Competing interests
    No competing interests declared
    ORCID icon "This ORCID iD identifies the author of this article:" 0000-0002-6955-5536

Funding

Medical Research Council (MR/L002744/1)

  • William G Newman
  • Adrian S Woolf

Medical Research Council (MR/T016809/1)

  • Filipa M Lopes
  • Adrian S Woolf
  • Neil A Roberts

Medical Research Council (DTP)

  • Benjamin W Jarvis

Kidney Research UK (Paed_RP/002/20190925)

  • William G Newman
  • Adrian S Woolf

Kidney Research UK (Paed_RP/005/20190925)

  • Adrian S Woolf
  • Neil A Roberts

Newlife – The Charity for Disabled Children (15-15/03)

  • William G Newman
  • Adrian S Woolf

Newlife – The Charity for Disabled Children (15-16/06)

  • William G Newman
  • Adrian S Woolf

Manchester Biomedical Research Centre (IS-BRC-1215-20007)

  • William G Newman

Kidneys for Life (start-up grant 2018)

  • Neil A Roberts

Kidneys for Life (project grant 2023)

  • Neil A Roberts

LifeArc (Pathfinder Award)

  • William G Newman
  • Adrian S Woolf
  • Neil A Roberts

Medical Research Council (Rare Disease Research Platform MR/Y008340/1)

  • William G Newman
  • Adrian S Woolf
  • Neil A Roberts

The funders had no role in study design, data collection and interpretation, or the decision to submit the work for publication.

Acknowledgements

We acknowledge receiving research funding from the Medical Research Council (project grant MR/L002744/1 to ASW and WGN; project grant MR/T016809/1 to ASW, NAR, and FML; and Doctoral Training Programme studentship to BWJ); Kidney Research United Kingdom (project grant Paed_RP/002/20190925 to WGN, GMB, and ASW; and Paed_RP/005/20190925 to NAR and ASW); Newlife Foundation (project grants 15-15/03 and 15-16/06 to WGN and ASW); the Manchester NIHR Biomedical Research Centre (IS-BRC-1215-20007 to WGN); and Kidneys for Life (start-up grant 2018 to NAR, and project grant to NAR 2023); a LifeArc Pathfinder Award (to NAR, ASW, CG, WGN); and an MRC-NIHR UK Rare Disease Research Platform MR/Y008340/1 to NAR, ASW, and WGN. We thank the Manchester NIHR Biomedical Research Centre Rare Diseases theme and the Manchester Rare Condition Centre for support.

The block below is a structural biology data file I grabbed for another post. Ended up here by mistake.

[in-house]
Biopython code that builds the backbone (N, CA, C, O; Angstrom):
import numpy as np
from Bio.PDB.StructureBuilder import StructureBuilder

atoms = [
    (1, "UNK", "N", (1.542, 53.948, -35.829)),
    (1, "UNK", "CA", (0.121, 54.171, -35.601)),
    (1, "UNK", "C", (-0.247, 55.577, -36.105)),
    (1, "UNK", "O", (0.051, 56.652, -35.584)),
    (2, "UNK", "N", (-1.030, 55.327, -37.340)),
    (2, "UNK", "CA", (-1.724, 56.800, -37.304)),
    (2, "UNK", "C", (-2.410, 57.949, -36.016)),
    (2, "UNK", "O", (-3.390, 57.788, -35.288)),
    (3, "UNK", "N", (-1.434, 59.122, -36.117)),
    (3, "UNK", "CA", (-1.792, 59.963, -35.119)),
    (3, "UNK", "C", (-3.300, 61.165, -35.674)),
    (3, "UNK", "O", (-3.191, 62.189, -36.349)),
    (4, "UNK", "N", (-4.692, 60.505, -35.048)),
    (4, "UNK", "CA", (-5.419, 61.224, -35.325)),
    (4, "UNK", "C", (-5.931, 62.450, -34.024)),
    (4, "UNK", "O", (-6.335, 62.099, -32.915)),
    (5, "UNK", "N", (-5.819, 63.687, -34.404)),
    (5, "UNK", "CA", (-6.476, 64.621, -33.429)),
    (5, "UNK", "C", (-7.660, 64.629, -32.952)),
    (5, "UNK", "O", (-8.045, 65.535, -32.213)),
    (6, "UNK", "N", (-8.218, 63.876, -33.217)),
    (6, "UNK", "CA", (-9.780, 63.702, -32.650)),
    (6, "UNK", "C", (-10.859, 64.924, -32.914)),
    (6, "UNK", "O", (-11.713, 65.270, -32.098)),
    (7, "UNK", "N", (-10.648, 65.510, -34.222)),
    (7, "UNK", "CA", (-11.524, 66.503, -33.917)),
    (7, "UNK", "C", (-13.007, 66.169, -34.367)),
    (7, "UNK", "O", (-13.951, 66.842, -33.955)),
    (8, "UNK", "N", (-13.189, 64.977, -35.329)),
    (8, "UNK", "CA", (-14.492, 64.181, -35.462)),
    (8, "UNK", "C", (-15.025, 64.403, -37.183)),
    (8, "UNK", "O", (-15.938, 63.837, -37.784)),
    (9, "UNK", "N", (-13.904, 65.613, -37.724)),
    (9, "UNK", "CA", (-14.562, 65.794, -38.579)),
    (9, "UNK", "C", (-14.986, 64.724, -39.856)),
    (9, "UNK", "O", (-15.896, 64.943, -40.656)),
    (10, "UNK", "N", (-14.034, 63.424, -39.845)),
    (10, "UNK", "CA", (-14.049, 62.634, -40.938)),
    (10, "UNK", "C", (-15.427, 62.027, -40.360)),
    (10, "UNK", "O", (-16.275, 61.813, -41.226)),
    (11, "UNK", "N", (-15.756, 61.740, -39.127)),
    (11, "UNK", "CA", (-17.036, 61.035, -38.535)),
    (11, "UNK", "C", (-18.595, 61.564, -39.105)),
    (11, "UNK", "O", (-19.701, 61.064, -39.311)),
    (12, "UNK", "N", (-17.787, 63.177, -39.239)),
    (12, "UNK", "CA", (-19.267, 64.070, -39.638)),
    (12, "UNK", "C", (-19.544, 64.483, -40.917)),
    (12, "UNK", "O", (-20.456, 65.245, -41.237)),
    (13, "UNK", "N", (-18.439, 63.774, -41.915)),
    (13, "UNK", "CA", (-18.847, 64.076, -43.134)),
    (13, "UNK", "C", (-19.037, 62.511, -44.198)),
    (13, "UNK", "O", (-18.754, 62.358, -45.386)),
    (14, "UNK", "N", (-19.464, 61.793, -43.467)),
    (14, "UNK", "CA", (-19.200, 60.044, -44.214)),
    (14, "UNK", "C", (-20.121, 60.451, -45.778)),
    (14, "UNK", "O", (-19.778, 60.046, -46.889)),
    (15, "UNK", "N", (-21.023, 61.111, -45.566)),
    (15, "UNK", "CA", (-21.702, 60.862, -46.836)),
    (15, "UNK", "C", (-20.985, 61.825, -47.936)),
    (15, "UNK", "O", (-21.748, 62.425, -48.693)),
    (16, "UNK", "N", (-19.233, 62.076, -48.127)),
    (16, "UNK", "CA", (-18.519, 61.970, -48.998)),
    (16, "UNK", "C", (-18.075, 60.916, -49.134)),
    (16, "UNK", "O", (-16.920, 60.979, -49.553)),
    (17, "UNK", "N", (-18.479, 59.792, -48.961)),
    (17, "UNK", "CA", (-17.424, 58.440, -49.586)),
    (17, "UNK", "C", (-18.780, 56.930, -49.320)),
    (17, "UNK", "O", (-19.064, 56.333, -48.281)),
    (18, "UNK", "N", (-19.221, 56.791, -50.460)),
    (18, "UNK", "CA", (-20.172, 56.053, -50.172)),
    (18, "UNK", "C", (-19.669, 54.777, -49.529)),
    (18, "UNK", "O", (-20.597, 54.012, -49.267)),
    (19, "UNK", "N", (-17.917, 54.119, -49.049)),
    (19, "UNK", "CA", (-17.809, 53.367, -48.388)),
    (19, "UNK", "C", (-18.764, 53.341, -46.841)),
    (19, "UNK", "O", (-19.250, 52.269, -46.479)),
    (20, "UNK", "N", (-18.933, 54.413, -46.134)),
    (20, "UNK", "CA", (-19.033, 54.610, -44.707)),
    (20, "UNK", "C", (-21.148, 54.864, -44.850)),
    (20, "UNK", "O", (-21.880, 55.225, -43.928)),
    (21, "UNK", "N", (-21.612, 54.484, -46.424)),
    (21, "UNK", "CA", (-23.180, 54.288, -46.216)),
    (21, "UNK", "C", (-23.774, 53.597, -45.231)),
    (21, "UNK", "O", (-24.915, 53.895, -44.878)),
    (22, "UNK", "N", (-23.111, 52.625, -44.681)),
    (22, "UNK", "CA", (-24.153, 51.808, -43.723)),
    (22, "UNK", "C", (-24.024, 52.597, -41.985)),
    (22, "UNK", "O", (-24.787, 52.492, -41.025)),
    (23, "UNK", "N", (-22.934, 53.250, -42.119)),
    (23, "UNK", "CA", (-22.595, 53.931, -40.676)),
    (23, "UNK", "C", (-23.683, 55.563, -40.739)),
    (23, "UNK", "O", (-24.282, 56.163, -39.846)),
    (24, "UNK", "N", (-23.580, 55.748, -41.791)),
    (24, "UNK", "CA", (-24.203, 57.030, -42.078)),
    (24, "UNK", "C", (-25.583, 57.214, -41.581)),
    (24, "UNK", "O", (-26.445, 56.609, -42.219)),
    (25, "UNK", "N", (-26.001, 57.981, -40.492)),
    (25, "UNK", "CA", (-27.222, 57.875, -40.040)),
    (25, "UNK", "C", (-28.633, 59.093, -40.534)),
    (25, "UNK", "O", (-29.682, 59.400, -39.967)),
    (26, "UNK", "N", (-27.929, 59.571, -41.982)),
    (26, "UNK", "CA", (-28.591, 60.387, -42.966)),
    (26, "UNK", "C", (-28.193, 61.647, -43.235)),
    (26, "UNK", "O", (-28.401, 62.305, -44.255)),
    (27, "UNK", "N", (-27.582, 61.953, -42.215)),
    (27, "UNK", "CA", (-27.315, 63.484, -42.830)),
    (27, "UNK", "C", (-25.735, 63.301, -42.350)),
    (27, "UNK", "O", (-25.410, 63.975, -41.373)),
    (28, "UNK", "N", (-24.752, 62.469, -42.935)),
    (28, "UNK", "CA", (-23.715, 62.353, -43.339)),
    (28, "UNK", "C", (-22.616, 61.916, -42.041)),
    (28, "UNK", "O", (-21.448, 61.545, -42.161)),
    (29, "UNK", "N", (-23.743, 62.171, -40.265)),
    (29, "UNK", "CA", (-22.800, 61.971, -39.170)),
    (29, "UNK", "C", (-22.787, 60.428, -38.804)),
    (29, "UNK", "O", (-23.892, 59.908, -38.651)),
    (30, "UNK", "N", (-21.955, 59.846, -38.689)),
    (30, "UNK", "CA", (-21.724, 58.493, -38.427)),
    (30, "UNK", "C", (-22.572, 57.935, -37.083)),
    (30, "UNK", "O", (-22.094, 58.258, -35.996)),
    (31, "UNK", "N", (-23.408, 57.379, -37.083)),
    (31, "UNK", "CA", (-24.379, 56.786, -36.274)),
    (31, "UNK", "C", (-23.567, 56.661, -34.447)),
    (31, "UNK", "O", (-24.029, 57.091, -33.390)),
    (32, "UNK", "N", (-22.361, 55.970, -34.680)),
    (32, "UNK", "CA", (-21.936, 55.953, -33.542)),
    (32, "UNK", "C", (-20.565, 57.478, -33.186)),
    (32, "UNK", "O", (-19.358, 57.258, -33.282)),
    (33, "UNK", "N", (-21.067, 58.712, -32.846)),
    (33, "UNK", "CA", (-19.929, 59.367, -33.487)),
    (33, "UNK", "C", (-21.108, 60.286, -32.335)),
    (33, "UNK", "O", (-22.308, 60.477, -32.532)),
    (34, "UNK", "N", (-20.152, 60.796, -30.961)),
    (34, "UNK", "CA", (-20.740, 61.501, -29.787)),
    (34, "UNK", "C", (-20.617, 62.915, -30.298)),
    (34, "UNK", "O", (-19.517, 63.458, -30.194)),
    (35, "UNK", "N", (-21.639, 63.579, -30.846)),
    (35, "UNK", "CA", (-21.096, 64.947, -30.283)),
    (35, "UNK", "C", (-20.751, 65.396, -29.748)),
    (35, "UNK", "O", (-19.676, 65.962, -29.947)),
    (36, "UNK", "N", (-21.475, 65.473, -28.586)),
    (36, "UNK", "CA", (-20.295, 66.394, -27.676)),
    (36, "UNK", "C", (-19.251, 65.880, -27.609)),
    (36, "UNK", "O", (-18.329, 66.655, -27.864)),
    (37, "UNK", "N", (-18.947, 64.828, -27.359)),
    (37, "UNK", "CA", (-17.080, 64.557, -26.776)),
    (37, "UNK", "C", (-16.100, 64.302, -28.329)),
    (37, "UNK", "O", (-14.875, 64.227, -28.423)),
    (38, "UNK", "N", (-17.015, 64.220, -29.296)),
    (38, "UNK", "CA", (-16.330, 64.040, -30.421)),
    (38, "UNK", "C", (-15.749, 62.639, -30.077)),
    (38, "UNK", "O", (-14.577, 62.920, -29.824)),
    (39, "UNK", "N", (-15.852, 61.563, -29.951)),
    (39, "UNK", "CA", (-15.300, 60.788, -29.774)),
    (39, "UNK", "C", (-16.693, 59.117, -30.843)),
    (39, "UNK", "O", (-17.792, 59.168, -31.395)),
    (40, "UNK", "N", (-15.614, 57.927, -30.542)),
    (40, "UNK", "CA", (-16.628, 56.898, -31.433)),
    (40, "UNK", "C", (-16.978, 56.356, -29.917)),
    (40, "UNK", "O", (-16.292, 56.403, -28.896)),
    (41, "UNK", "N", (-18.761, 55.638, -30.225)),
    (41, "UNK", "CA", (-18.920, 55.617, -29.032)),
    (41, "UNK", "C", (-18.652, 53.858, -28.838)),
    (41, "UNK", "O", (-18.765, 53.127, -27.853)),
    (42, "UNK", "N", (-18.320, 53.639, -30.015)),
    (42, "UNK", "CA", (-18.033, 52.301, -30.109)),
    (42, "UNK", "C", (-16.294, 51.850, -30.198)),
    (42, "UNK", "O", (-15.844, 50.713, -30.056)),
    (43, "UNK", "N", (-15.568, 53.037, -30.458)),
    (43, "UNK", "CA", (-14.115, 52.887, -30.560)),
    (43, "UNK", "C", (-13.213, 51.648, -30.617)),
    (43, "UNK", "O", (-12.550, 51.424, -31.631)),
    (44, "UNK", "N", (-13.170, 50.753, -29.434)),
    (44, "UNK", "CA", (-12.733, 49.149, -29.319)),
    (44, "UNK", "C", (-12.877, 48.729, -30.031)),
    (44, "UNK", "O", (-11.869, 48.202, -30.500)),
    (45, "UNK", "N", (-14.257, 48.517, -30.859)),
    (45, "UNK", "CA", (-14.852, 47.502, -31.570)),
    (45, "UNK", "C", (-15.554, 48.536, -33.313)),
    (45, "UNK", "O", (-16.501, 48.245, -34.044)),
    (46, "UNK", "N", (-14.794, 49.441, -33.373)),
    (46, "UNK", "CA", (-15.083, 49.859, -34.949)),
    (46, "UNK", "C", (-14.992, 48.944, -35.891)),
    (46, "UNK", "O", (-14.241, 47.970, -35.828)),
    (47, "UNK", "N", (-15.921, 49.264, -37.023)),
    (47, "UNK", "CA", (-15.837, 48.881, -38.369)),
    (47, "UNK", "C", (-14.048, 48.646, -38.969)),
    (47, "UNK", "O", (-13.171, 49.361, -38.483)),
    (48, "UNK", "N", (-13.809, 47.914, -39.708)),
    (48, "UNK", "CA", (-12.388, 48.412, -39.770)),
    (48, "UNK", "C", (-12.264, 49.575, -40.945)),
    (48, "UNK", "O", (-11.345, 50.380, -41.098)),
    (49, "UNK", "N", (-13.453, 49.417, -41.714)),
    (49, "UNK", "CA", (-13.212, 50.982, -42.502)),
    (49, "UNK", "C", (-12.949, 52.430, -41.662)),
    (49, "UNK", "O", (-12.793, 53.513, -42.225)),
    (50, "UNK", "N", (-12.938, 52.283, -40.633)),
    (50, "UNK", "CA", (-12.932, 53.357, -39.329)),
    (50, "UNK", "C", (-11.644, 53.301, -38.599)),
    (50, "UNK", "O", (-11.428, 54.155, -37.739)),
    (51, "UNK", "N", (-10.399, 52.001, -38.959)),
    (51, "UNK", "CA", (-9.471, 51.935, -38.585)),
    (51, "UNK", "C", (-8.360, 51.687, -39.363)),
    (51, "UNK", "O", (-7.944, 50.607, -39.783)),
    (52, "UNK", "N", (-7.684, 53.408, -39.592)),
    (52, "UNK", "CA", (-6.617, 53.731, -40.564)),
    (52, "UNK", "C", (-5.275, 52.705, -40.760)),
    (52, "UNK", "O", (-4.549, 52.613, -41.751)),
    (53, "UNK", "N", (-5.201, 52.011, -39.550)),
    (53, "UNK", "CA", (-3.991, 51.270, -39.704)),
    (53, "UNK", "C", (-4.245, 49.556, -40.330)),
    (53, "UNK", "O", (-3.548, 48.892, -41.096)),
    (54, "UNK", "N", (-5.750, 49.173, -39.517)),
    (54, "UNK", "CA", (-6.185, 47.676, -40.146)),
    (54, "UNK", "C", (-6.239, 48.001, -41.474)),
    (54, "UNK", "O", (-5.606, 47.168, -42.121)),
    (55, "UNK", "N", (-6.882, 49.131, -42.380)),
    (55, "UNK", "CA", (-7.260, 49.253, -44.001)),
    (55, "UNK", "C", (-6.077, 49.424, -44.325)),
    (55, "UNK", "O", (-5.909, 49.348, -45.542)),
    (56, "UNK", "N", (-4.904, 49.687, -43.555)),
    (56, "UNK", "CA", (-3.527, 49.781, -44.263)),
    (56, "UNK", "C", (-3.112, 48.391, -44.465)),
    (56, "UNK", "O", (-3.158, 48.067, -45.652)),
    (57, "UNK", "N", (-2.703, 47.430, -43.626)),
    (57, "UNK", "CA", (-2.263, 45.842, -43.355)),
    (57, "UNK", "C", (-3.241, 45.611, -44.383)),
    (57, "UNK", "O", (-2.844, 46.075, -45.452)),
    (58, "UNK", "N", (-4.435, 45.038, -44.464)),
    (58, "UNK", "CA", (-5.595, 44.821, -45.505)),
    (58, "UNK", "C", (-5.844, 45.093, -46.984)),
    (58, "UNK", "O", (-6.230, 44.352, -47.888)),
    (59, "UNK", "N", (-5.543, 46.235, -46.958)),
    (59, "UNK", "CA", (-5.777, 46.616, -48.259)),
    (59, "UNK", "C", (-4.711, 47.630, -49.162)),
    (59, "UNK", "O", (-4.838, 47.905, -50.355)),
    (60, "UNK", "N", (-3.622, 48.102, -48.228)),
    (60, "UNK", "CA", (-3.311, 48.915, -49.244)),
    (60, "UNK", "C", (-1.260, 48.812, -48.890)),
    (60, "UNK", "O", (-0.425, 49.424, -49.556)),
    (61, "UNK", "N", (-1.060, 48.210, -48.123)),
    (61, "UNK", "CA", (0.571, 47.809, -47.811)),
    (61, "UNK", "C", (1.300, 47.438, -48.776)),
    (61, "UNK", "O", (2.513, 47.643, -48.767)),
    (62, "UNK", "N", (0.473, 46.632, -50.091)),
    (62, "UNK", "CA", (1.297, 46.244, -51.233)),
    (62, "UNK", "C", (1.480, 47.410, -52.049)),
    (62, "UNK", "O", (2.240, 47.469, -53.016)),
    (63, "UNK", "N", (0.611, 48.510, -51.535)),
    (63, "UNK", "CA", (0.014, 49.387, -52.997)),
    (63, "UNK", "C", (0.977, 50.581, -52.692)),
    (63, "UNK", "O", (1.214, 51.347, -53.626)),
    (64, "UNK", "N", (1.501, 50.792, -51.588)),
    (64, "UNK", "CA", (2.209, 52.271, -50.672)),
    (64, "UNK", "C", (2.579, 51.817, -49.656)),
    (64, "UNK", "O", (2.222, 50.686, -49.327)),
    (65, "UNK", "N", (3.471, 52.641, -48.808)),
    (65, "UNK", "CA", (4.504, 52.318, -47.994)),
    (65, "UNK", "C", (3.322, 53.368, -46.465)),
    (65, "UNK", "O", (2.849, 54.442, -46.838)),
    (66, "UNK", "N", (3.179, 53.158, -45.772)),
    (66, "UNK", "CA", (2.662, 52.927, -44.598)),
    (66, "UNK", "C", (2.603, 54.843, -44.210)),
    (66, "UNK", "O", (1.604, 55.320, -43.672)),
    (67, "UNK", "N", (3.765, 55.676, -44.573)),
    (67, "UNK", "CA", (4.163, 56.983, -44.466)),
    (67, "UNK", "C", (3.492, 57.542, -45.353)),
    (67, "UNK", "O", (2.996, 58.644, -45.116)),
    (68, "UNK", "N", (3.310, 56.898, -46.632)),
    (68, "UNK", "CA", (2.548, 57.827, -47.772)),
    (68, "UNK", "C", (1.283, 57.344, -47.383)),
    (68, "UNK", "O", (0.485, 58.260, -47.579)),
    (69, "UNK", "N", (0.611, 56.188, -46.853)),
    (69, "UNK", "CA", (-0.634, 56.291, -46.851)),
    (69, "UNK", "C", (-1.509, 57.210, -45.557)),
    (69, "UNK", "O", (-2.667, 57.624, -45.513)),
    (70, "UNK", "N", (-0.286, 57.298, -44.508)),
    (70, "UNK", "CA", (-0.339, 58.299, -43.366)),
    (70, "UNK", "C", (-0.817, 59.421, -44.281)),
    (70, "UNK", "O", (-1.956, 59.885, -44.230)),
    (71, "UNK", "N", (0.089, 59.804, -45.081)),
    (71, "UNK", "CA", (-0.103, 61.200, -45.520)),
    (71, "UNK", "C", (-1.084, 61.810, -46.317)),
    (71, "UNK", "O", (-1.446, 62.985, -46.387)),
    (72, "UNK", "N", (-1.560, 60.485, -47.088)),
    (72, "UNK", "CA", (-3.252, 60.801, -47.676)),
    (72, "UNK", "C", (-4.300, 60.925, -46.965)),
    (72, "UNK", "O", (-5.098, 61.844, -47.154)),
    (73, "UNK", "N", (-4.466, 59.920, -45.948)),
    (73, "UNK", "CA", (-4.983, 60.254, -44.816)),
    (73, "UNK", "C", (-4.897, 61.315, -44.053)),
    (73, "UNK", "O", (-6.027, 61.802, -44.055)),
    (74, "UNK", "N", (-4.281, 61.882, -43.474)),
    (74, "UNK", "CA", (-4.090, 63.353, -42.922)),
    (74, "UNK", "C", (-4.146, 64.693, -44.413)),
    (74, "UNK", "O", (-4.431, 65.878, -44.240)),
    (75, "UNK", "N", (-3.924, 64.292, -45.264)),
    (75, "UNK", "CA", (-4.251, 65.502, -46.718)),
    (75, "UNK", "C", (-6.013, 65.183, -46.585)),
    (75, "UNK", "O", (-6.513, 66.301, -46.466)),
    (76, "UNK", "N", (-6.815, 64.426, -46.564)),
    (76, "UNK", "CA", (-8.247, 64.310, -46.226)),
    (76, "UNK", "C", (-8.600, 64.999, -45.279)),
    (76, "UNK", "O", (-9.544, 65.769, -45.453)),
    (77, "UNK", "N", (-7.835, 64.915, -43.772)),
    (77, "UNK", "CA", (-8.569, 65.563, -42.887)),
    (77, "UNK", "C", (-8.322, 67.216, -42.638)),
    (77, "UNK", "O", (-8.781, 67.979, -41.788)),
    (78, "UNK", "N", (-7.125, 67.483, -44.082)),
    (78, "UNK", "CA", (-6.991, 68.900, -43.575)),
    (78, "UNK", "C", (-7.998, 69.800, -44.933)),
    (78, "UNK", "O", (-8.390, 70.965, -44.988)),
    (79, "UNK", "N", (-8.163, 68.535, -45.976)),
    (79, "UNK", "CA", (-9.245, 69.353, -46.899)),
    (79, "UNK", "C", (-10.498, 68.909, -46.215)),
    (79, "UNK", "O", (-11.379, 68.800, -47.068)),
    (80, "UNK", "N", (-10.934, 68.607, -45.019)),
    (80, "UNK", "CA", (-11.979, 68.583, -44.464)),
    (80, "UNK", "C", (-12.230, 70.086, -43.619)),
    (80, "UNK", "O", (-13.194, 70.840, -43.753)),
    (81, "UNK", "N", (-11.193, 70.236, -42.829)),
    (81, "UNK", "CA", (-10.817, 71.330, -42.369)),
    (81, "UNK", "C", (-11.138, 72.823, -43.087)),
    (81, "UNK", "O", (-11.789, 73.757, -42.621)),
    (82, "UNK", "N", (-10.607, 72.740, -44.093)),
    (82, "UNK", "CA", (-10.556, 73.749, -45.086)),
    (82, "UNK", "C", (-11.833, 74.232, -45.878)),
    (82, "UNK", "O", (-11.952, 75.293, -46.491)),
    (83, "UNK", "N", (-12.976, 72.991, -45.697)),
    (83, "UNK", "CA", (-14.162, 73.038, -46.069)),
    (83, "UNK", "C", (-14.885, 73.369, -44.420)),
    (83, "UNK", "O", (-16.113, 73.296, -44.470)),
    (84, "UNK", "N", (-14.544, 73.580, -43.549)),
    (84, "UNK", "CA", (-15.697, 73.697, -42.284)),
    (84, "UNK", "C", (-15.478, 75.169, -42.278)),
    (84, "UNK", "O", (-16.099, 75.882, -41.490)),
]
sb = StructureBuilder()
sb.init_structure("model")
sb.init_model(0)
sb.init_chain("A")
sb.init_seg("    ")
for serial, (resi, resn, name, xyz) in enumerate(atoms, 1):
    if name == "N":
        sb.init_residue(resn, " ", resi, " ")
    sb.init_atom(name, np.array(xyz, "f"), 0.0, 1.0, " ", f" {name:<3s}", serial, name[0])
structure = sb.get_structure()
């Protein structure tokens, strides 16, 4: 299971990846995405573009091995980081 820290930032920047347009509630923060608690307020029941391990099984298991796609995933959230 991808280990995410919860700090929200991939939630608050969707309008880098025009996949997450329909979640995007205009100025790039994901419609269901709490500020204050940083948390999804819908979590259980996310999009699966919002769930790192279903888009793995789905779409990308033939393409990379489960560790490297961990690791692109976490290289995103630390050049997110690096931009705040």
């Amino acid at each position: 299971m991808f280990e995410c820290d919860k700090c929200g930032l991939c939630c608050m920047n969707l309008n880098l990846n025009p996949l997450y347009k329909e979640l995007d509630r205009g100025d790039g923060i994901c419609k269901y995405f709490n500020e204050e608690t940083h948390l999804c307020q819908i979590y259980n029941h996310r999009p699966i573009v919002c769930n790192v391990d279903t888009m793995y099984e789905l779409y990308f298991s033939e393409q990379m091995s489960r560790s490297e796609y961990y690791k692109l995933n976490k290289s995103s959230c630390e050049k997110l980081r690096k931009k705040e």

Ethics

Mouse experiments were ethically approved by the University of Manchester Biologic Services Facility committee and the UK Home Office (Project Licence PP1688221). Animals were maintained in the Biological Services Facility at The University of Manchester which operates according to the Animals (Scientific Procedures) Act 1986 (ASPA) in conditions that at least meet, and in most cases exceed, the Codes of Practice for the Care and Welfare of Protected Animals, as laid down by the Home Office.

Version history

  1. Sent for peer review: September 8, 2023
  2. Preprint posted: September 12, 2023 (view preprint)
  3. Preprint posted: January 8, 2024 (view preprint)
  4. Preprint posted: June 12, 2024 (view preprint)
  5. Version of Record published: July 11, 2024 (version 1)

Cite all versions

You can cite all versions using the DOI https://doi.org/10.7554/eLife.91828. This DOI represents all versions, and will always resolve to the latest one.

Copyright

© 2024, Lopes et al.

This article is distributed under the terms of the Creative Commons Attribution License, which permits unrestricted use and redistribution provided that the original author and source are credited.

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  1. Filipa M Lopes
  2. Celine Grenier
  3. Benjamin W Jarvis
  4. Sara Al Mahdy
  5. Adrian Lène-McKay
  6. Alison M Gurney
  7. William G Newman
  8. Simon N Waddington
  9. Adrian S Woolf
  10. Neil A Roberts
(2024)
Human HPSE2 gene transfer ameliorates bladder pathophysiology in a mutant mouse model of urofacial syndrome
eLife 13:RP91828.
https://doi.org/10.7554/eLife.91828.3

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https://doi.org/10.7554/eLife.91828